No effect of interferon maintenance therapy on fibrosis progression in non-responders
Simon Collins, HIV i-Base
One aspect of HCV management that is informed by little data, is whether continued treatment of virologic non-responders with maintenance peg-IFN therapy can reduce the rate of clinical HCV progression.
This question was addressed in a study presented by Kenneth Sherman and colleagues in a multicentered US study that treated a mixed group of 329 patients (68% naive and 32% refractory to previous treatment) with peg-IFN-alpha-2a plus weight-based ribavirin for 12-18 weeks. Median age was 48 years; 83% male; 43% white, 37% black, non-Hispanic and 15% Hispanic; baseline median HCV viral load was 6.6 log IU; CD4 was 498 cells/mm3; 74% had HIV RNA <50 copies/mL.
Early virologic response (EVR) was defined as achieving undetectable HCV viral load (<600 IU) or 2-log drop at week 12. Patients without an EVR received biopsy and were randomised to peg-IFN 180ug alone or observation for 72 weeks.
Liver biopsies obtained at start and end of therapy were blinded, and read by a single pathologist. The study design required 134 subjects to show whether maintenance treatment produced 0.18 unit/year reduction in the rate of Metavir fibrosis progression.
EVR was observed in 55.6% patients (95%CI 50 to 61%; ITT analysis) and was strongly associated with expected factors (gender, race, degree of fibrosis, AST, absolute neutrophil and heamoglobin levels.
86 patients without EVR were then randomised to peg-IFN vs observation. Median entry Metavir score was 2; 28% had advanced fibrosis (F3, F4).
However, lack of fibrosis progression in both groups, lead to DSMB-recommended early closure of the study, when 62 patients had completed 72 weeks of follow-up, only 45 of who had paired biopsy results for this analysis (24 in the IFN, 21 in observation arm).
Compared to the expected rate of 0.18 units/year, median fibrosis change was 0.0 (Q1,Q3: 0.0, 0.69) in the maintenance groups and 0.0 units/year (Q1,Q3: 0.69, 0.61) in the control group.
The authors concluded that, in contrast to recent reports, this randomised controlled trial failed to identify significant change in hepatic fibrosis among untreated non-early virologic responses over 72 weeks. They also commented that weight-based ribavirin achieved higher levels of EVR (55.6% vs. 41%) than the ACTG 5071 study, which used lower doses of ribavirin, and that race (Causaian>Hispanic>Black) appears to be an important independent factor in early virologic response.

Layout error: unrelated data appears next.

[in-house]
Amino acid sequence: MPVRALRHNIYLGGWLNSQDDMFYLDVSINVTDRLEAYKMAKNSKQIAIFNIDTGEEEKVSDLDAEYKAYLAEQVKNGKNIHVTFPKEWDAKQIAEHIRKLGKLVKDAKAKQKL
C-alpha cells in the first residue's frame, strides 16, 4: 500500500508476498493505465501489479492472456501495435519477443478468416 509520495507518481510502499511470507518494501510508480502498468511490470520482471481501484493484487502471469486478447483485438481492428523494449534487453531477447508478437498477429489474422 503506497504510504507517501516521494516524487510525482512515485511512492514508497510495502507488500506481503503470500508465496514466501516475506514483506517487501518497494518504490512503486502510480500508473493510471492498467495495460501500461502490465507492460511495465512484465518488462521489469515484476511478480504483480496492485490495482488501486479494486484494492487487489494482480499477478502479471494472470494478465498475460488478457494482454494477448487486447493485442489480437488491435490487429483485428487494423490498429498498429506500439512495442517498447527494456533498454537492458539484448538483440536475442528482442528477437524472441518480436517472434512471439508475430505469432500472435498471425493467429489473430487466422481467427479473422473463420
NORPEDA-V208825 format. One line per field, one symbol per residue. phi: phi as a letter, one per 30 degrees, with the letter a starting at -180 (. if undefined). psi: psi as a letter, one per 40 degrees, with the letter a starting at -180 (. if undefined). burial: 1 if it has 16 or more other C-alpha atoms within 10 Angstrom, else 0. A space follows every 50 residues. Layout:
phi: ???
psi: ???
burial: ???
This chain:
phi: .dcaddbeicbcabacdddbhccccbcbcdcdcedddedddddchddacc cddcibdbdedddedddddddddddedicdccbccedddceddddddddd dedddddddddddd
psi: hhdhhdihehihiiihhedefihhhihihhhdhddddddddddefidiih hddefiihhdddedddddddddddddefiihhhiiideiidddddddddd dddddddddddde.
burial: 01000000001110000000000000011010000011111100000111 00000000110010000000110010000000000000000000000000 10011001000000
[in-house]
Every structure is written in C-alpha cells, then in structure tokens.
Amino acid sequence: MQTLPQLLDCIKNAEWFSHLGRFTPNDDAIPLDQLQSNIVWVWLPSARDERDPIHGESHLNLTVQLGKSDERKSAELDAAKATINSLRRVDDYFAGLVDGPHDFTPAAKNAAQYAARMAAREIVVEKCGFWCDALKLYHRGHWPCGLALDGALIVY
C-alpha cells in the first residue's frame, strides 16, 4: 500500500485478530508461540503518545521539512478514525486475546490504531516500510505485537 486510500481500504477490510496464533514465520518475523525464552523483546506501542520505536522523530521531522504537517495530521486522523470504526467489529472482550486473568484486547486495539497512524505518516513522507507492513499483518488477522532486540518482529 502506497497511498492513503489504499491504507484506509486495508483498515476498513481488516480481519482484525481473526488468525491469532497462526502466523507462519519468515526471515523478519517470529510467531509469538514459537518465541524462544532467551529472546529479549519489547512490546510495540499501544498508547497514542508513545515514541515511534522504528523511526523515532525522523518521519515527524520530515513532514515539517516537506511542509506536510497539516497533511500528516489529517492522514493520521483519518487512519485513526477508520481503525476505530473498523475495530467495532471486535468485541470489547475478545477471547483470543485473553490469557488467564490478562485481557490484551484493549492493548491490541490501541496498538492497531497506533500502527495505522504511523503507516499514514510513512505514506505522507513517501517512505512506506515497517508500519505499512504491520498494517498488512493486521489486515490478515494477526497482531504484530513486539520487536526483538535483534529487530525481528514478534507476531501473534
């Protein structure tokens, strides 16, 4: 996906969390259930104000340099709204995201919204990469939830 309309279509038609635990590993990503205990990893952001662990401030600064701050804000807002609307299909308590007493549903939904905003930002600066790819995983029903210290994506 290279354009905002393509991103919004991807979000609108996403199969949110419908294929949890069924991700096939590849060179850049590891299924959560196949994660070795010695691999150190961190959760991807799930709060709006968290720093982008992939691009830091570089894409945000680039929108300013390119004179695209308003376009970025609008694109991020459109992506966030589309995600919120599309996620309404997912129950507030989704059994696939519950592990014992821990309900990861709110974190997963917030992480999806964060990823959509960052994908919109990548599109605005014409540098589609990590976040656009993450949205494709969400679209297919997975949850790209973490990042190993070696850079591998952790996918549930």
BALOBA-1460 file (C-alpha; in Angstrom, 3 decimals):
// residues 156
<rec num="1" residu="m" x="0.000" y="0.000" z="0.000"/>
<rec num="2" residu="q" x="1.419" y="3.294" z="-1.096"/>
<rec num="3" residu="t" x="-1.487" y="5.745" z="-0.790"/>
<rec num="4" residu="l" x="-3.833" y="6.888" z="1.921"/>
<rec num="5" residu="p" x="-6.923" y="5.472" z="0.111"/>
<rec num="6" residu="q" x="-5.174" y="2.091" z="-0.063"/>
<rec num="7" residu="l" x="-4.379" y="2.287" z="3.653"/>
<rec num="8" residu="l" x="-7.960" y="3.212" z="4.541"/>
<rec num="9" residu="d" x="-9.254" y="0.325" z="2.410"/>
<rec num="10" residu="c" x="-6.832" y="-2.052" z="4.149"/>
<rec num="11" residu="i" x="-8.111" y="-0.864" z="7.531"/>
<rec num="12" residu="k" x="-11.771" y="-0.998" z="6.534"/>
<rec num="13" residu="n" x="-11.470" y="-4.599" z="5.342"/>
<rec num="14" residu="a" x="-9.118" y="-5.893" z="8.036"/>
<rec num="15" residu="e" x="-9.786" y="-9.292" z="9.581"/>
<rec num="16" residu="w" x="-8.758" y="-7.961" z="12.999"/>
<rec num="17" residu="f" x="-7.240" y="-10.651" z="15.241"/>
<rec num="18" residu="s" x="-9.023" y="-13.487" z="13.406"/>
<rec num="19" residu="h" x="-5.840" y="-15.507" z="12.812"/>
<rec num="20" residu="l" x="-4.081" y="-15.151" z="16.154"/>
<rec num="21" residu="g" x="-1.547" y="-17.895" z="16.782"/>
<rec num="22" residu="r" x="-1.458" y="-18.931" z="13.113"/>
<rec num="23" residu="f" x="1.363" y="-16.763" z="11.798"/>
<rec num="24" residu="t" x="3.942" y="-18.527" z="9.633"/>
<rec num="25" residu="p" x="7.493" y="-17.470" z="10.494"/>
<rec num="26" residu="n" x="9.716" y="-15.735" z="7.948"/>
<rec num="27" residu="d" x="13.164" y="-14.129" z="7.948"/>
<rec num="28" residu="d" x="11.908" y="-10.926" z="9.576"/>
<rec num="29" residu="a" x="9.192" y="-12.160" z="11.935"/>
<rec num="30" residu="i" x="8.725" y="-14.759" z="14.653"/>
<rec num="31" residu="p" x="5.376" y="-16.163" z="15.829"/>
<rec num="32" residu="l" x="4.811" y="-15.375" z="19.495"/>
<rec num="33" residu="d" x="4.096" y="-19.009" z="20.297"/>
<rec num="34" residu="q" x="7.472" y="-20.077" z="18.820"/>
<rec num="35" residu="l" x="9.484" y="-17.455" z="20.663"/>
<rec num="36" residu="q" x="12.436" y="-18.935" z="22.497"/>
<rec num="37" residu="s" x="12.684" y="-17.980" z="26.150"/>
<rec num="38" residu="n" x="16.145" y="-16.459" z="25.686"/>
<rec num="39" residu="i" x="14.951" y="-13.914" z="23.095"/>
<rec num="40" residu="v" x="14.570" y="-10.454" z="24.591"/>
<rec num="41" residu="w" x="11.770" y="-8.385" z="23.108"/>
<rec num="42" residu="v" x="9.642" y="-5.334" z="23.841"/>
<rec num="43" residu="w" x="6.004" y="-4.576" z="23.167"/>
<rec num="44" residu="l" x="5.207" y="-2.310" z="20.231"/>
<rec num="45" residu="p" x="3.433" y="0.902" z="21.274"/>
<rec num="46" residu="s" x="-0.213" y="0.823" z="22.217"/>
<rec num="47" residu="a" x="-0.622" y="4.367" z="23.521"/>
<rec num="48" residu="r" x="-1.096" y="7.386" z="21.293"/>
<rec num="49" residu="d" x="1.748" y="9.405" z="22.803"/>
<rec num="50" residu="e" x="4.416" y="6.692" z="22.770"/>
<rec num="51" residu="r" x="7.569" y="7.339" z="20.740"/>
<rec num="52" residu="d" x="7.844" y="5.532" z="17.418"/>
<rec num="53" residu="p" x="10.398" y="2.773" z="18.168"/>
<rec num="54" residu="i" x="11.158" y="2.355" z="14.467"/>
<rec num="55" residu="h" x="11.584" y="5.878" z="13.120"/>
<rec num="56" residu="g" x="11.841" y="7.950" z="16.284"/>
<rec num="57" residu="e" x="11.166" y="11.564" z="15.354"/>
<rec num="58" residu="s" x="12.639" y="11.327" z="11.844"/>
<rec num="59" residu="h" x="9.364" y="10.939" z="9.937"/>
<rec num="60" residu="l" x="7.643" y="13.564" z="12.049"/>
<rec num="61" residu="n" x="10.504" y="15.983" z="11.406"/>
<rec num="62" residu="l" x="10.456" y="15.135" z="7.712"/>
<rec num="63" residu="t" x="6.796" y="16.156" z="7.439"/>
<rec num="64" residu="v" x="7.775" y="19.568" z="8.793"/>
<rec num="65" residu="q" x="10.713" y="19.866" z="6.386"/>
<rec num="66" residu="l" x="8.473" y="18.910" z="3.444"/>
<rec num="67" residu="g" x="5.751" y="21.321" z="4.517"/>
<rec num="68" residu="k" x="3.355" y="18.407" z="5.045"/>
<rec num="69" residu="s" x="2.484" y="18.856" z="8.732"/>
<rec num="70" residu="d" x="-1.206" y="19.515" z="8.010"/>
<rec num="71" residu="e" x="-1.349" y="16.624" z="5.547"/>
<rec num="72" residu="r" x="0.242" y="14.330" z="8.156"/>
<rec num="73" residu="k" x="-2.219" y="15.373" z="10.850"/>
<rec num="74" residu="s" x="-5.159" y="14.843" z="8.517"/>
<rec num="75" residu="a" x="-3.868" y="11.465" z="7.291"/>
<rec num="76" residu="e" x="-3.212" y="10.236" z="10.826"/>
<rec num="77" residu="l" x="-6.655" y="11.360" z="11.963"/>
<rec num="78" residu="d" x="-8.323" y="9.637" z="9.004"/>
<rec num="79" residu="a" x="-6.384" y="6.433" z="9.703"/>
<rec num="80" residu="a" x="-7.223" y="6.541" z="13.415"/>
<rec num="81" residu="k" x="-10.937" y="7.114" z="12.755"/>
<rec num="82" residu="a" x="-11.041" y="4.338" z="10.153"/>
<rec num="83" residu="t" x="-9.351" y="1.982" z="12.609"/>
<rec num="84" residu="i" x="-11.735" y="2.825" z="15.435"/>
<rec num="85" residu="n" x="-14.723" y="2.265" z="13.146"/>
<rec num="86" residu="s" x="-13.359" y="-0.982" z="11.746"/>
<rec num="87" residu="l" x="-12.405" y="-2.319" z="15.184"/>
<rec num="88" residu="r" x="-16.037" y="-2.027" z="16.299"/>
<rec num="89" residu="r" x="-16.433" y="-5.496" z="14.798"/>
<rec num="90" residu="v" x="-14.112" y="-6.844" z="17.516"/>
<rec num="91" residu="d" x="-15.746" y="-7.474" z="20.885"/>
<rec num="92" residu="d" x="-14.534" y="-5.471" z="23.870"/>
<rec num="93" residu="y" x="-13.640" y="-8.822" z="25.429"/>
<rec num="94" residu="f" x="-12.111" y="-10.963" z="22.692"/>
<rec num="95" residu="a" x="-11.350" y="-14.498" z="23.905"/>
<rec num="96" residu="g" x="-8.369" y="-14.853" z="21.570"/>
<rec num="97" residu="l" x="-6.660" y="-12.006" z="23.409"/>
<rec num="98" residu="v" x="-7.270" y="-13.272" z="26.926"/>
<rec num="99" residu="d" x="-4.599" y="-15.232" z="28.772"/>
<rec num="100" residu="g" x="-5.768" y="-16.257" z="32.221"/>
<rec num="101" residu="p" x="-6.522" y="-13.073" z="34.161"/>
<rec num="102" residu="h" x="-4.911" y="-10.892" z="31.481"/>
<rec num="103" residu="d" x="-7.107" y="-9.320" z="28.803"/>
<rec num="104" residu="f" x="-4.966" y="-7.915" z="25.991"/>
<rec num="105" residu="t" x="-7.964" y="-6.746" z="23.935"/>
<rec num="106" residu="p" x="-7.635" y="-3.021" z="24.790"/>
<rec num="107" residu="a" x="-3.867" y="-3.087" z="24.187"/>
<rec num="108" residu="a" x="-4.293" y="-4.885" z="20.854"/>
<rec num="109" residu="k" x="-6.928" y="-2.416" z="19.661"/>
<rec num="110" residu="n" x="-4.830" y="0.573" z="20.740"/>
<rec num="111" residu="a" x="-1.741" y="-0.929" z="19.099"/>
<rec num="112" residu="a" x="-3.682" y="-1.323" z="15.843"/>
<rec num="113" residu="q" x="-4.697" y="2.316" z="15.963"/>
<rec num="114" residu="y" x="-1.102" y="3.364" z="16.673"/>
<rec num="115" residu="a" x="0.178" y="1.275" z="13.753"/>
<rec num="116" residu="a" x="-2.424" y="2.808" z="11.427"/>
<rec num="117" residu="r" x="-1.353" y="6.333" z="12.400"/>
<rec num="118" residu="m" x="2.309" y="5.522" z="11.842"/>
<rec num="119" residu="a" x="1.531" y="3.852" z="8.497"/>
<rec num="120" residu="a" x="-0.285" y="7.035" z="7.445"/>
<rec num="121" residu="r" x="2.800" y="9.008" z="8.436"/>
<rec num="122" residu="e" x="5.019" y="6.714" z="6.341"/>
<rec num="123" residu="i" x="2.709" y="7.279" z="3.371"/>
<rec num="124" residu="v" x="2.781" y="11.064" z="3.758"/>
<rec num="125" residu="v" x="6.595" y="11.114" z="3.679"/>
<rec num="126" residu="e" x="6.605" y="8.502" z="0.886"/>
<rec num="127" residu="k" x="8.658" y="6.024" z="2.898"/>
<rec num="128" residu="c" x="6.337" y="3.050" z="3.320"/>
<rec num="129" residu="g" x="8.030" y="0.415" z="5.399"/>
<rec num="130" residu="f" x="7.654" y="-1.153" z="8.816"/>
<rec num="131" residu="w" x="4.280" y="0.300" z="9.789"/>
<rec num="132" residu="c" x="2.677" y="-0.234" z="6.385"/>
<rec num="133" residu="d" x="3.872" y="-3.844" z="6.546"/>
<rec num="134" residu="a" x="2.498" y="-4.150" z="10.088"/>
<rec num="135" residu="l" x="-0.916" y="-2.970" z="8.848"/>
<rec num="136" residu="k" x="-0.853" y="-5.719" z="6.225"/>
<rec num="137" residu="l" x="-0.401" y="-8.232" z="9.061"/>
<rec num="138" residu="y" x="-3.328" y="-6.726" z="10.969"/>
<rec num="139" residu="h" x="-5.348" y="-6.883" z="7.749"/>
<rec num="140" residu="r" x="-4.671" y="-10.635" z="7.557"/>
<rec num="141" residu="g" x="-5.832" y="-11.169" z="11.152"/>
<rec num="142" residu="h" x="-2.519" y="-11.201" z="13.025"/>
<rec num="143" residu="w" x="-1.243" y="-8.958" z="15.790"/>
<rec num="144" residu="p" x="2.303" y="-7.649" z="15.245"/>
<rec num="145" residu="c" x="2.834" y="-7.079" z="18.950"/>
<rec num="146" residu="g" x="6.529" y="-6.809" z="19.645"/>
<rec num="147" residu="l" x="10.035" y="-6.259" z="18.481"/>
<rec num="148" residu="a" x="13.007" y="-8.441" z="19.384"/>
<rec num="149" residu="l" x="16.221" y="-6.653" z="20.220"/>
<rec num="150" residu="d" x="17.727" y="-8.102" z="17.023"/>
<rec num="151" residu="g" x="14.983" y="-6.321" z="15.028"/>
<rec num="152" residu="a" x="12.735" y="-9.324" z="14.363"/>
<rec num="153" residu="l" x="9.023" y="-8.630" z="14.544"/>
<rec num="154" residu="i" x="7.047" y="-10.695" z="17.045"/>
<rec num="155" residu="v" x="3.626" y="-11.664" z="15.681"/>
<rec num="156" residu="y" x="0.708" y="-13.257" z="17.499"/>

Right from the early registration studies for interferon and ribavirin, investigators had noted a slight reduction in hepatic fibrosis scores and also decreases in activity/inflammation, which drives fibrosis in patients who did not have a virological response to therapy. A question that had been asked was does this therapy have an anti-fibrotic effect over and above its anti-viral effect?
This phenomenon was recently explored in the HALT-C study (AASLD 2007, De Bisceglie et al), where HCV mono-infected patients with Child-Pugh A cirrhosis and previous non-response, were randomised to continue pegIFN-alpha 2a at half-dose (90mg) or placebo over 3.5 years. The end-points were death, de-compensation, HCC or an increase in fibrosis by two points. The results, presented by the authors at AASLD, suggested that for all individual end-points, there was no significant difference between the pegIFN arm and the placebo arm, thus suggesting that in clinical terms, pegIFN maintenance therapy did not prevent progression in cirrhotic patients.
This study, also called the SLAM-C study, included HIV/HCV co-infected patients, 15% of whom had cirrhosis. After a lead in period of treatment with pegIFN and weight-based ribavirin, patients with no EVR were randomised to maintenance therapy with pegIFN 180mcgs/week or no therapy. Liver biopsies were evaluated after 72 weeks. There was no fibrosis progression in either arm. However, there was a greater reduction in inflammatory scores in patients on pegIFN arm. Clearly this begs the question of whether maintenance therapy will help reduce fibrosis progression in non-virological responders. From this study, evidently not, although these were small numbers, therapy and follow-up was only for 72 weeks and that these patients had good CD4 counts and well-controlled HIV disease, and were therefore likely to have slow progression of HCV related fibrosis.
Taking HALT-C and SLAM-C results into account, current evidence does not support pegIFN maintenance in patients with no virological response.
Sherman K, et al. Sustained Long-term Antiviral Maintenance with Pegylated Interferon in HCV/HIV-co-infected Patients: Early Viral Response and Effect on Fibrosis in Treated and Control Subjects.15th CROI, Boston 2008. Abstract 59.